Misophonia: When sounds become toxic

by | Jun 2, 2021

Sounds can be wonderful. Sounds can be toxic. Most anyone feels the invasion of an obnoxiously noisy motorcycle, jackhammer, or thumping car stereo. But when the sound of chewing, foot shuffling, or crinkling food packages becomes troublesome, there may be a problem. Let’s learn about misophonia…

Our friend is experiencing signs of misophonia, but she doesn’t know it. The sound of the barking dog across the hall was always annoying. But now it’s making her intensely anxious and angry. She knows something’s wrong – but what?

Never fails: those of us who endure the mood and anxiety disorders always seem to be the ones who experience funky conditions that most people, including us, have never heard of. As unfair as it is, it’s all too real.

With the assistance of the Misophonia Institute and recent research from Newcastle University, we’re going to learn about one such funky condition. Let’s dig into misophonia…

What is misophonia?

We’ll get some help from the Misophonia Institute, as we paint this picture. Misophonia, literally “hatred of sound,” is a condition where a person has a severely adverse reaction to specific soft sounds and visual images. The reaction is intensely emotional, so hate, anger, anxiety, rage, resentment – even physiological distress – may appear on the scene. The person experiencing misophonia may even believe the sound is being made intentionally, coming to understand it isn’t when they’re away from it and calmer.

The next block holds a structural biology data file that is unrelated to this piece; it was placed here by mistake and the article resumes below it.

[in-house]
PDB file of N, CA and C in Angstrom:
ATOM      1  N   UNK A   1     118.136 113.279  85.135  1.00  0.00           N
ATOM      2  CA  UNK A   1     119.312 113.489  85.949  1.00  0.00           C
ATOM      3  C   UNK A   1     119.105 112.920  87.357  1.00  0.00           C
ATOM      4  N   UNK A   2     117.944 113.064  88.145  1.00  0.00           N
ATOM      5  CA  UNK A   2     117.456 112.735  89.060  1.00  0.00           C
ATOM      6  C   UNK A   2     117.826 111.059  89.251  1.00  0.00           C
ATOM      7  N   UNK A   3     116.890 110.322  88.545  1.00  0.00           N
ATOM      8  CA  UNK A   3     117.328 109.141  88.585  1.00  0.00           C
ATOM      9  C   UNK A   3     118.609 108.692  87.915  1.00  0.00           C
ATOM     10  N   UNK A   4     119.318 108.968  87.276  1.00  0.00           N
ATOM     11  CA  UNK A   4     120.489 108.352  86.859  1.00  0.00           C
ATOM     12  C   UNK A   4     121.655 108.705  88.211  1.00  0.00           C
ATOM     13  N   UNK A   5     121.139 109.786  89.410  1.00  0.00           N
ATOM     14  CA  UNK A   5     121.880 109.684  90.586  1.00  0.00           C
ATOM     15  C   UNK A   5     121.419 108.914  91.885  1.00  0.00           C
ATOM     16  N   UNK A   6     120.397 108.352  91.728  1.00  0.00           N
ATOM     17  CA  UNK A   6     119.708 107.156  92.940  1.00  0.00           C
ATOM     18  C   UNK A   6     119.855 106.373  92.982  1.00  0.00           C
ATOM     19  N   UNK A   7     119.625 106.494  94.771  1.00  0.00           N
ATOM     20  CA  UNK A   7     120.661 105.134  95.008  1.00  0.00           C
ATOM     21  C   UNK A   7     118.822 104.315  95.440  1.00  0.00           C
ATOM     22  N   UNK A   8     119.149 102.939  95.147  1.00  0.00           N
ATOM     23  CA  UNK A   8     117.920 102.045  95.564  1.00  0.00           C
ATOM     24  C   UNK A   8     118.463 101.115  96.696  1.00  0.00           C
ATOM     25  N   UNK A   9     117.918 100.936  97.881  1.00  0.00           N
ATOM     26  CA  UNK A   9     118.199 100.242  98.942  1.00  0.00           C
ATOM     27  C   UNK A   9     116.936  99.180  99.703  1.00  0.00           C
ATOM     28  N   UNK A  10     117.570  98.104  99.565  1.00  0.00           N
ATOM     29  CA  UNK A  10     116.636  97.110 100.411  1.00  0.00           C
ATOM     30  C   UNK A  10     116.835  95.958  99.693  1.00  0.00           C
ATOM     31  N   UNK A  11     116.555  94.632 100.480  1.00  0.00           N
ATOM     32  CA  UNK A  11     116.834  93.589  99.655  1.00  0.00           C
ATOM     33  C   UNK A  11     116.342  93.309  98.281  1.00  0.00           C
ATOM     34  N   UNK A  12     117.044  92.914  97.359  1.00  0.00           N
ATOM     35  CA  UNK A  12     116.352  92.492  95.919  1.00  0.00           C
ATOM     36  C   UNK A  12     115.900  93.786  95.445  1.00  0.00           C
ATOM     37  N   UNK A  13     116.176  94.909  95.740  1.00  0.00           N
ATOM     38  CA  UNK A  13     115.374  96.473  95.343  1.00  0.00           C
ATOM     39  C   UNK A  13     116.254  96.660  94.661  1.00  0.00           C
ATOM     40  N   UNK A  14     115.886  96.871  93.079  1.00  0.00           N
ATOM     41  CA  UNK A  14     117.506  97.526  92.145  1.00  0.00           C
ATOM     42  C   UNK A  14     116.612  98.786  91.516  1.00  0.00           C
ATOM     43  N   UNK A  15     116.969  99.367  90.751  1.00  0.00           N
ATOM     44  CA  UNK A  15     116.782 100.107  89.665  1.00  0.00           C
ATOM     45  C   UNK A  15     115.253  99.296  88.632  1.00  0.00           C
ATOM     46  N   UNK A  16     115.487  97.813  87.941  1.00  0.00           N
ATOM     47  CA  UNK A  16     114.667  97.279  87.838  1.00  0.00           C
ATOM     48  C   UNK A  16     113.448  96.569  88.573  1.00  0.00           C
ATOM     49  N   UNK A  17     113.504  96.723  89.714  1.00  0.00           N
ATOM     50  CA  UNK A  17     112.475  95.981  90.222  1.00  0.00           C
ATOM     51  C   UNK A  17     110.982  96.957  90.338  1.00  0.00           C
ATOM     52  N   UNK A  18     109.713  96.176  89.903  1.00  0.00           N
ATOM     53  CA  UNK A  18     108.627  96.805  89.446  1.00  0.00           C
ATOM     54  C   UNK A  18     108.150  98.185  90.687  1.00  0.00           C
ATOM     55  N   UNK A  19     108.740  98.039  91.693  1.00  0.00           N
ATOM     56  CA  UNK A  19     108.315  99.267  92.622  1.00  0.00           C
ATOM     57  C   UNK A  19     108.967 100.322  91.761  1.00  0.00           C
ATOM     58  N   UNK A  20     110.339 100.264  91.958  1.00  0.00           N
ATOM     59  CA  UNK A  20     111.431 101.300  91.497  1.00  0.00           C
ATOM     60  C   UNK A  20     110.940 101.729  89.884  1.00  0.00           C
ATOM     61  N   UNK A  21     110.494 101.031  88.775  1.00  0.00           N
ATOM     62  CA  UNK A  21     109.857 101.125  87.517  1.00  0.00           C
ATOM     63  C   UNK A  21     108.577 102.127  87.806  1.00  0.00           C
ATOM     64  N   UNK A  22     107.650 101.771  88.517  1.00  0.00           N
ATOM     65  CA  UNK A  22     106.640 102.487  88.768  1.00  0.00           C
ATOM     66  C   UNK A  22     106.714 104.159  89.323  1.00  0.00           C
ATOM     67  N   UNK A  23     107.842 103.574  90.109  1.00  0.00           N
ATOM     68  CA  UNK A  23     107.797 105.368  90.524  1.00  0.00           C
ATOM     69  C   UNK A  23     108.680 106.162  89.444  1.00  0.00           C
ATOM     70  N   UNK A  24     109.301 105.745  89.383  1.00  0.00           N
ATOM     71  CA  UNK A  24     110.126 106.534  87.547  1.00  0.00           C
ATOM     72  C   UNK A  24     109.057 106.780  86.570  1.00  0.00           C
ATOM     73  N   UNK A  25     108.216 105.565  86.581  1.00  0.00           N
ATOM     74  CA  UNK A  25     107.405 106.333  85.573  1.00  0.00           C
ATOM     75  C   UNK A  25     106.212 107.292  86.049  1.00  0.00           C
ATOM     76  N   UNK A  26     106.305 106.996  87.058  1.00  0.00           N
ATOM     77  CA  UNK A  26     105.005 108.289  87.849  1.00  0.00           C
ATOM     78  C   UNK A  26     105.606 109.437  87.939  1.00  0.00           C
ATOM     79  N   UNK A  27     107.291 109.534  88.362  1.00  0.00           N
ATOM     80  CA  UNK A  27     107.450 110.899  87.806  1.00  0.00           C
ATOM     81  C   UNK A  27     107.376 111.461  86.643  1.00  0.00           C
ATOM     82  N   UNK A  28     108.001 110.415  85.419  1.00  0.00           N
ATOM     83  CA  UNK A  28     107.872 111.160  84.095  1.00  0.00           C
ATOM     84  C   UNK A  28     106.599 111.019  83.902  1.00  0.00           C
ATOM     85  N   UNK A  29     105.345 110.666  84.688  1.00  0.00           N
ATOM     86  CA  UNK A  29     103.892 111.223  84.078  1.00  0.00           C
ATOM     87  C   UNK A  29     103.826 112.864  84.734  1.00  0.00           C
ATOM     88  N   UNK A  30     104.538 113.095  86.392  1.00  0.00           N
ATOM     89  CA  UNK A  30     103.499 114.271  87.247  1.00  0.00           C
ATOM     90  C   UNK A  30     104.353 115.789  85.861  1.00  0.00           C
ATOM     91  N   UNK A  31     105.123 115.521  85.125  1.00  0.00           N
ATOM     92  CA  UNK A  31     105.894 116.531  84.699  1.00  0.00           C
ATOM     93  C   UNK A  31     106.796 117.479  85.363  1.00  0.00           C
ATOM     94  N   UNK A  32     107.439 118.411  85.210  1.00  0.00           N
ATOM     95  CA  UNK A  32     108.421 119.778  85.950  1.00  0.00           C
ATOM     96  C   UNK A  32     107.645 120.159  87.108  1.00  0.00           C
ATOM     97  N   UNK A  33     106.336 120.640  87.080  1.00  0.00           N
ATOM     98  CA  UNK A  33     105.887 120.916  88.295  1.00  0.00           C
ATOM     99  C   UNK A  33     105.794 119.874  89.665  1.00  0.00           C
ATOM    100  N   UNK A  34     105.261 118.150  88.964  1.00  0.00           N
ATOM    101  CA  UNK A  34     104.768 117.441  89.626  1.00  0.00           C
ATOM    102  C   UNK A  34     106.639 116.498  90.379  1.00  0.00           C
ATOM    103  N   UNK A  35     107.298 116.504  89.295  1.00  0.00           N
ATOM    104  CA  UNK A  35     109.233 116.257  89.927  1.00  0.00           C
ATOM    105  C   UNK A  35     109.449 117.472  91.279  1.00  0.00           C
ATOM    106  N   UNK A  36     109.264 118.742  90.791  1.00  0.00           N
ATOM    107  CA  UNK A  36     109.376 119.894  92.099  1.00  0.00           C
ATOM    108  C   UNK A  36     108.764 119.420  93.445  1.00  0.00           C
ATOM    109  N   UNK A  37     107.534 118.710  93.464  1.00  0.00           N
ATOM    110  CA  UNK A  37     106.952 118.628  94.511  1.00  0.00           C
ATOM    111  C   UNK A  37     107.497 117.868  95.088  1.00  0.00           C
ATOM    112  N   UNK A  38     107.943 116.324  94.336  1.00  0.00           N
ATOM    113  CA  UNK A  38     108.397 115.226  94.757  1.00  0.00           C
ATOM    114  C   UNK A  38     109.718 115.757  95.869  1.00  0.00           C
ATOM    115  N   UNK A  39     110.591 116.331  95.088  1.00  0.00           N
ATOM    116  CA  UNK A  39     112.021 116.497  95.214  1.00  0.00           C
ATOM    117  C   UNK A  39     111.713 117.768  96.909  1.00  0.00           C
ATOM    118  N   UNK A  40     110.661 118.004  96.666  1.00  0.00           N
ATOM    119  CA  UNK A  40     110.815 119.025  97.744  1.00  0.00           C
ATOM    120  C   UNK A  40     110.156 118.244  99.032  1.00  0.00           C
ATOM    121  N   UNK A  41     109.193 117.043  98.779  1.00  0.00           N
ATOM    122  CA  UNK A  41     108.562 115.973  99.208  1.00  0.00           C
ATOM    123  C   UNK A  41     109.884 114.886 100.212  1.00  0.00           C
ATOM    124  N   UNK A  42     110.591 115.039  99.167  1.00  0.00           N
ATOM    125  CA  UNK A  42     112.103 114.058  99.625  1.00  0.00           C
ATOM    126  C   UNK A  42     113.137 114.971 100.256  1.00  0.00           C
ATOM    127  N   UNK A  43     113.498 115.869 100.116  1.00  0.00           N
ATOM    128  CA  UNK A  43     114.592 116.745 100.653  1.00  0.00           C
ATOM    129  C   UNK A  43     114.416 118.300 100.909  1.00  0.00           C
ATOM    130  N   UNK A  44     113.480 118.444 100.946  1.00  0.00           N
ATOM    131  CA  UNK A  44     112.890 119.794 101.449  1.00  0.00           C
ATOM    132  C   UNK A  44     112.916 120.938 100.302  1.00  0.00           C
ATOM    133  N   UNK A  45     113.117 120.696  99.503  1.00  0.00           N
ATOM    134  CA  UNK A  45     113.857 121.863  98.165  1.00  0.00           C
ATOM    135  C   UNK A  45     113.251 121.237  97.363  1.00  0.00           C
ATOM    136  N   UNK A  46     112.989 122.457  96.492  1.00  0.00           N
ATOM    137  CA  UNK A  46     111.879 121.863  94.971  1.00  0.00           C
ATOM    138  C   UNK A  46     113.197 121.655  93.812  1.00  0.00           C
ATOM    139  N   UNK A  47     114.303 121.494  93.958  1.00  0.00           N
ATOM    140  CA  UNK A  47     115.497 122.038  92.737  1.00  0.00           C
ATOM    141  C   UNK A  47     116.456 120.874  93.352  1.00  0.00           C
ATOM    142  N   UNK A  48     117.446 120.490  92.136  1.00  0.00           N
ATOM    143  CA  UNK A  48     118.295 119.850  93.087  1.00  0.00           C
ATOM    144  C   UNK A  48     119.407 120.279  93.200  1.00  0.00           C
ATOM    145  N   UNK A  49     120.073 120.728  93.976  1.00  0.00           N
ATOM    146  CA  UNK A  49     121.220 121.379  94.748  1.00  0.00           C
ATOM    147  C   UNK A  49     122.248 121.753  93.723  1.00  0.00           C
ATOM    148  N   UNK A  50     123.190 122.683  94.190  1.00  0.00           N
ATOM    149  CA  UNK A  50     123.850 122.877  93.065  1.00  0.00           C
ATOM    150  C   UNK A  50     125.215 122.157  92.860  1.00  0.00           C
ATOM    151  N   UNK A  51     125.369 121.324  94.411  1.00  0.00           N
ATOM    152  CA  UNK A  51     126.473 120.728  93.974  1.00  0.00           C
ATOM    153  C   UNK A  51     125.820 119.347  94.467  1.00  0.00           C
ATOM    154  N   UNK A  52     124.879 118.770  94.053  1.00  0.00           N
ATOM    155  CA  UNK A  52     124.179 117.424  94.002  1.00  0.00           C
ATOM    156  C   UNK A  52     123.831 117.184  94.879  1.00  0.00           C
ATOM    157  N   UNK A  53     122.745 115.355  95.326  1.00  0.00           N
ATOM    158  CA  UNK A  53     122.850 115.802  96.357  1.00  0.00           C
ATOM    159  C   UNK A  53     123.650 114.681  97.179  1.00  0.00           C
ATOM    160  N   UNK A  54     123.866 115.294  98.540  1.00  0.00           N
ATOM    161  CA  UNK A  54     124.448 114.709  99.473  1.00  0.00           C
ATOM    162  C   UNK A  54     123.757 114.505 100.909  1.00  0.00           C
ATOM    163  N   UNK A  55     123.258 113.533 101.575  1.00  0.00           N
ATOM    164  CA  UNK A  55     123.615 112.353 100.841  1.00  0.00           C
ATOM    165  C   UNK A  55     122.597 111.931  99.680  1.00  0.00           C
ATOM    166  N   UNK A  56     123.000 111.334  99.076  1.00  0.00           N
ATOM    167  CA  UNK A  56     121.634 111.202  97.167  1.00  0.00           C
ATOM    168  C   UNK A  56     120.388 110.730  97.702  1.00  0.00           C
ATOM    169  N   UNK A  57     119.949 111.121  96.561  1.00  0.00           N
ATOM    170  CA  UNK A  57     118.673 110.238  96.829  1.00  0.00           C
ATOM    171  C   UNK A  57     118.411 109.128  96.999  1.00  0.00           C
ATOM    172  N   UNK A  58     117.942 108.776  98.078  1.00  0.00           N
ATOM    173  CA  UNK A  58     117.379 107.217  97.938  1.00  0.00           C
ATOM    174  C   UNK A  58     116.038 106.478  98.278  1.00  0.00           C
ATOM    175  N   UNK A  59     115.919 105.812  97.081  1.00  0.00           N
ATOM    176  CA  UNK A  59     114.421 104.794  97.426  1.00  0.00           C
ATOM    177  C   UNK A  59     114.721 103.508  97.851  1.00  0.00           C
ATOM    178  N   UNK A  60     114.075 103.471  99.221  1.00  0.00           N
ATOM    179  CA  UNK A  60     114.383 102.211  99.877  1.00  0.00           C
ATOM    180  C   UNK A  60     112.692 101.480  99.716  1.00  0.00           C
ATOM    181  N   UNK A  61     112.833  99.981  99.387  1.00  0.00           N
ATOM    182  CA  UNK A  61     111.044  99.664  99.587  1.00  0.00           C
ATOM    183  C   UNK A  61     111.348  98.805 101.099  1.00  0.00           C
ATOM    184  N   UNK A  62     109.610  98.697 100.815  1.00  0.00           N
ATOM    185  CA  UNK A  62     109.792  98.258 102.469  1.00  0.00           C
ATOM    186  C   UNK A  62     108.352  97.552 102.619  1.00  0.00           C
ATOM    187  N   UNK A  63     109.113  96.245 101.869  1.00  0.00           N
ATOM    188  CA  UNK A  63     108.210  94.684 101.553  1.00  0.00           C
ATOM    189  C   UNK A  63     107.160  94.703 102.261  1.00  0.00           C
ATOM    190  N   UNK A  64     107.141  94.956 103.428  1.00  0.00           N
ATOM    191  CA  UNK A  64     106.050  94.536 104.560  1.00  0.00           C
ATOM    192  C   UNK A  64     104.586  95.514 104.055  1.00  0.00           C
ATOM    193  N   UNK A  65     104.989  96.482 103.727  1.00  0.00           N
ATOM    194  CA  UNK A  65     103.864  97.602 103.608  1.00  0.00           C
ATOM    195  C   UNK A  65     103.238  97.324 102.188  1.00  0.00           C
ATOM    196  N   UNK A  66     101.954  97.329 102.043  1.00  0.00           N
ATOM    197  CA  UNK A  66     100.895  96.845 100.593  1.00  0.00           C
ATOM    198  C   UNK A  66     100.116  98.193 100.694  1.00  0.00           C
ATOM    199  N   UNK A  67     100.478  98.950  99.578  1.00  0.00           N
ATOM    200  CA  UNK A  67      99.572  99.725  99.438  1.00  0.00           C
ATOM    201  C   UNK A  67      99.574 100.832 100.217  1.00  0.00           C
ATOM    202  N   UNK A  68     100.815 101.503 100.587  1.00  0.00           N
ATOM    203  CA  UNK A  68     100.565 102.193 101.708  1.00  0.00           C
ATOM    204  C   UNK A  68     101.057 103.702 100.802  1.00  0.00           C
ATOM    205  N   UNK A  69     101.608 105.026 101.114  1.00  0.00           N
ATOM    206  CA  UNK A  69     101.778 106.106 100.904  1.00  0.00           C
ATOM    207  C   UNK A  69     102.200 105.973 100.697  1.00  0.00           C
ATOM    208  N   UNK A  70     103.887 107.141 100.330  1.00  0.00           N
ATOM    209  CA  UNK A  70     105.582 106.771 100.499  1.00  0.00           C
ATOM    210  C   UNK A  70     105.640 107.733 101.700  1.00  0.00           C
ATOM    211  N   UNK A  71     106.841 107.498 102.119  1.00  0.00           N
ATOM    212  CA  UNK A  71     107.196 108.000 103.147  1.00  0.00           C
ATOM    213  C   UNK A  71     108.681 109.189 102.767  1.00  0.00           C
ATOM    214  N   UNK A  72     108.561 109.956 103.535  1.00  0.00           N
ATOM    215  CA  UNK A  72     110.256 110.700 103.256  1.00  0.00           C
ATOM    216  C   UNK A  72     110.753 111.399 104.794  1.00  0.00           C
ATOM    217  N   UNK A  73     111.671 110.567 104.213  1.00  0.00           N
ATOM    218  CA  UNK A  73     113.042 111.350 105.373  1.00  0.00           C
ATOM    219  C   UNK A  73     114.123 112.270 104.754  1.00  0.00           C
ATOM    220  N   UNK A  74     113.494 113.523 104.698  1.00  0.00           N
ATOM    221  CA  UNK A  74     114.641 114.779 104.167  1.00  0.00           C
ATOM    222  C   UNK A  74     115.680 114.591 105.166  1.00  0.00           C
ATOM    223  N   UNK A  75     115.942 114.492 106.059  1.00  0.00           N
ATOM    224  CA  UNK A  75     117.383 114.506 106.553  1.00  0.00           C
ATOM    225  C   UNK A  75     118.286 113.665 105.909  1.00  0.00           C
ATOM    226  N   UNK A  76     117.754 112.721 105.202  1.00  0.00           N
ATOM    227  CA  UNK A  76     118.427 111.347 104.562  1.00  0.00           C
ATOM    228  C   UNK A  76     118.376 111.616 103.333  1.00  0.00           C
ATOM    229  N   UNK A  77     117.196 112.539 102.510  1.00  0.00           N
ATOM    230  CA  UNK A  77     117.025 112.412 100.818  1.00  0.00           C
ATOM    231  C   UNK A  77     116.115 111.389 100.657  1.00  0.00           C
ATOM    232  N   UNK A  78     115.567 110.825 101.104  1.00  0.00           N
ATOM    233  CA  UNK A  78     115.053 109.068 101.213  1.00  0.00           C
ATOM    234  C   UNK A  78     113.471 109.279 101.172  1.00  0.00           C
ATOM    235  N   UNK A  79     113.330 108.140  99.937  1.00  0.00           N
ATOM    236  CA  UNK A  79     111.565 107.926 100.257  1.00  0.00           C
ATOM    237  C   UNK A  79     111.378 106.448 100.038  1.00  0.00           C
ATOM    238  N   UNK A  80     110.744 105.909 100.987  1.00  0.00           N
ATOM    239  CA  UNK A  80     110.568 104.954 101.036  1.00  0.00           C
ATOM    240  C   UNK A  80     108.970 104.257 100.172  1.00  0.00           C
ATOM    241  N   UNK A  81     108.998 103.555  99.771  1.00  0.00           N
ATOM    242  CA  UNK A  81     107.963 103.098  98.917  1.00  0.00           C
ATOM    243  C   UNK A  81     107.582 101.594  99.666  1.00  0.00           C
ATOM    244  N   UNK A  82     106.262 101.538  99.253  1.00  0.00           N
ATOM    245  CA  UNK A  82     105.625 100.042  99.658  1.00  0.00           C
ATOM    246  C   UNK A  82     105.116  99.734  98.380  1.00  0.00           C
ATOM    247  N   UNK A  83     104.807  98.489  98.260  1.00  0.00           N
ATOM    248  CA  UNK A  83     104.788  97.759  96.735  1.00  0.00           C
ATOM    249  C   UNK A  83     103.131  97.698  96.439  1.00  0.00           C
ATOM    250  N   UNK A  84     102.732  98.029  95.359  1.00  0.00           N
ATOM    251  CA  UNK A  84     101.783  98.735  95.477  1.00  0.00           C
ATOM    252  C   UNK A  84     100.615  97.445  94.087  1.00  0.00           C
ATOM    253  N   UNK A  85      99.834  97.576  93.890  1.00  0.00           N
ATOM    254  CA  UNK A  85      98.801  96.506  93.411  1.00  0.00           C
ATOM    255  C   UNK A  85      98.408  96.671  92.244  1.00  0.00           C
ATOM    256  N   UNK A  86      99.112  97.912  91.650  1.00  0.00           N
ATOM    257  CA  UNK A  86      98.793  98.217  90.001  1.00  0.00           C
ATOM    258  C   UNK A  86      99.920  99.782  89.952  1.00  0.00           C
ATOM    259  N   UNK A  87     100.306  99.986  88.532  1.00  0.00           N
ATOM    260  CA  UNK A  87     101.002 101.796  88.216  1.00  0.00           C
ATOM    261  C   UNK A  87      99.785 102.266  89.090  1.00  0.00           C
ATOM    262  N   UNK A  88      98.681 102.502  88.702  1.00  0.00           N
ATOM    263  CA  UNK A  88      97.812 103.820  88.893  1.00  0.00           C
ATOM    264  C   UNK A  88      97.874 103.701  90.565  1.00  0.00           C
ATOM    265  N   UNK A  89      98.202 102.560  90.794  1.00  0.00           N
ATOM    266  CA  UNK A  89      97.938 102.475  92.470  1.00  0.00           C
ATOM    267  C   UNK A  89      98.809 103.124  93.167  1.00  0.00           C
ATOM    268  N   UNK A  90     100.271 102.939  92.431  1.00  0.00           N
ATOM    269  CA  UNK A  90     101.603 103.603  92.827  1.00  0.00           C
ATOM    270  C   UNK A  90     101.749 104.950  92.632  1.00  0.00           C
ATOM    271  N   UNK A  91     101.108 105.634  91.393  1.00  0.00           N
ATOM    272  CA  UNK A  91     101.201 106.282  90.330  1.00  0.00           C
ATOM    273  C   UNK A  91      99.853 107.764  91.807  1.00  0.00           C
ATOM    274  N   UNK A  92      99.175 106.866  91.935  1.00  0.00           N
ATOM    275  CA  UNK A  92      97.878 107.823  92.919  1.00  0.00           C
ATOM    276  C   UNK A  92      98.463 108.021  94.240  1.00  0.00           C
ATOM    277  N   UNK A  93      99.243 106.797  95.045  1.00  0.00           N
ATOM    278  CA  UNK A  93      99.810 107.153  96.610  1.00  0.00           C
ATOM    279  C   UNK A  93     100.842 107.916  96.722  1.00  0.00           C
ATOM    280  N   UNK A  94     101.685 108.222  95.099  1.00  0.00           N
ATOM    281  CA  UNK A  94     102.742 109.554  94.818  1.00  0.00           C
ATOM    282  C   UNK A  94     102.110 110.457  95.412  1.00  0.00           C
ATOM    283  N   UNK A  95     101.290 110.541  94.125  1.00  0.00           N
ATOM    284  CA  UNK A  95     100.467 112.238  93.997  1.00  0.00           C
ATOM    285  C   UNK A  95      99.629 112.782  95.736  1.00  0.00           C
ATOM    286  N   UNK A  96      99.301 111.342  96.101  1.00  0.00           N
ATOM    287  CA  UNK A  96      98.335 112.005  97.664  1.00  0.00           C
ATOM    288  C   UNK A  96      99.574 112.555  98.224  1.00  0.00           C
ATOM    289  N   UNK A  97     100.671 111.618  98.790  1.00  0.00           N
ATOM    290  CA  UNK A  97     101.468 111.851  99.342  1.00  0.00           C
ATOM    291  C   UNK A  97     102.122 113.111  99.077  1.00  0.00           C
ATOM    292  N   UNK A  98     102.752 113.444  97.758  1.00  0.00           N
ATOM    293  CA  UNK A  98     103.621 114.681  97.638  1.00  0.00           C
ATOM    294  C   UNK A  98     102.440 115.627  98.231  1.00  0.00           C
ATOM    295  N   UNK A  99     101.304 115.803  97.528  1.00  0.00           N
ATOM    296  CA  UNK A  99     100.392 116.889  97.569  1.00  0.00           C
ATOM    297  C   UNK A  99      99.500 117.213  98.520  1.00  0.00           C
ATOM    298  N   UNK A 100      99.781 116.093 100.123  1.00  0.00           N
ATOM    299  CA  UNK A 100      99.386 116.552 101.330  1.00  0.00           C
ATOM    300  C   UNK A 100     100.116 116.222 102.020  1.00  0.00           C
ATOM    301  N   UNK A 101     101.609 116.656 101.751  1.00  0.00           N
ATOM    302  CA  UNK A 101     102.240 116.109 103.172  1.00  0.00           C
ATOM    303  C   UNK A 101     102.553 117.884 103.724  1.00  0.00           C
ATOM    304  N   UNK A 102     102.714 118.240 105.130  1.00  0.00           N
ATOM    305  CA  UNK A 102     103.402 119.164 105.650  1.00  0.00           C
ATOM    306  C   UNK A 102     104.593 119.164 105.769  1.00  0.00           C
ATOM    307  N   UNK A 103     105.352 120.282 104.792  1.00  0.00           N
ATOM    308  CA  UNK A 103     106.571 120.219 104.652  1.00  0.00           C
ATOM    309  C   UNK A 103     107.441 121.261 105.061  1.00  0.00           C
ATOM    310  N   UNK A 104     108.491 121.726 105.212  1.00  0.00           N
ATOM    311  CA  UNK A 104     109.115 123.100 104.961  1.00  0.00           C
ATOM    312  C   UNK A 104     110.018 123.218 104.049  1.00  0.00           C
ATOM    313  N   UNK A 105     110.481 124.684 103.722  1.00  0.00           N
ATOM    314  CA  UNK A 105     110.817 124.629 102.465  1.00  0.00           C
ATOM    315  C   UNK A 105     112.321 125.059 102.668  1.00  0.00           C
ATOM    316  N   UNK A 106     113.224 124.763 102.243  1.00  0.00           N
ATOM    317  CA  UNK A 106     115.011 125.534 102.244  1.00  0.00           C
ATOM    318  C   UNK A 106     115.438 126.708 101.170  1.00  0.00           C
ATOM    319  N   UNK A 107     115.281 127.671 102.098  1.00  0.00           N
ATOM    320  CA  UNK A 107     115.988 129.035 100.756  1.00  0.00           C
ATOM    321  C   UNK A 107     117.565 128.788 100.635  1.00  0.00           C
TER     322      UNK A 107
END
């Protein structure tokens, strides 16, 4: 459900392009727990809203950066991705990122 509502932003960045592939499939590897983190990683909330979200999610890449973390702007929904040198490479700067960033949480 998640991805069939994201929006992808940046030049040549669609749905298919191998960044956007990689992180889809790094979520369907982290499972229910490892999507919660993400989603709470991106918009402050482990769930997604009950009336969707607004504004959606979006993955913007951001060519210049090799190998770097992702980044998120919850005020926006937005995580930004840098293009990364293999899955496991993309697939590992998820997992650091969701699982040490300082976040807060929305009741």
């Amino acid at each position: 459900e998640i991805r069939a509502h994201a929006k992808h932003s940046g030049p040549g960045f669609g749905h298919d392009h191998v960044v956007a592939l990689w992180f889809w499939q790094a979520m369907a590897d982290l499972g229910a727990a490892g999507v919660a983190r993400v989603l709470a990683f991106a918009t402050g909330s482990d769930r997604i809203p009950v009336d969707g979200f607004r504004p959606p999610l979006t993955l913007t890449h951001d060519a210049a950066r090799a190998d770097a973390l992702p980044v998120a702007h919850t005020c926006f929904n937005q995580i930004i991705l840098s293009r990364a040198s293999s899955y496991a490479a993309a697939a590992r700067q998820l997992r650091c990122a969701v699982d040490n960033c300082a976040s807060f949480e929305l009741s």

It’s important to know that misophonia isn’t a hearing impairment. Indeed, those with misophonia typically have excellent hearing.

Misophonia was first proposed by Dr. Pawel Jastreboff and Dr. Margaret Jastreboff twenty years ago. But go figure, it still isn’t recognized as a diagnosable condition. The sad reality is it’s traditionally gotten very little attention. So little, in fact, that the prevalence of misophonia is unknown, though it’s been estimated to be 6-20% of any population. Do the math.

The same mystery applies to how sex, gender, and age may affect the likelihood of having misophonia.

what is misophonia

“One more slurp. Even a quieter slurp, and I’ll have something to say about it.”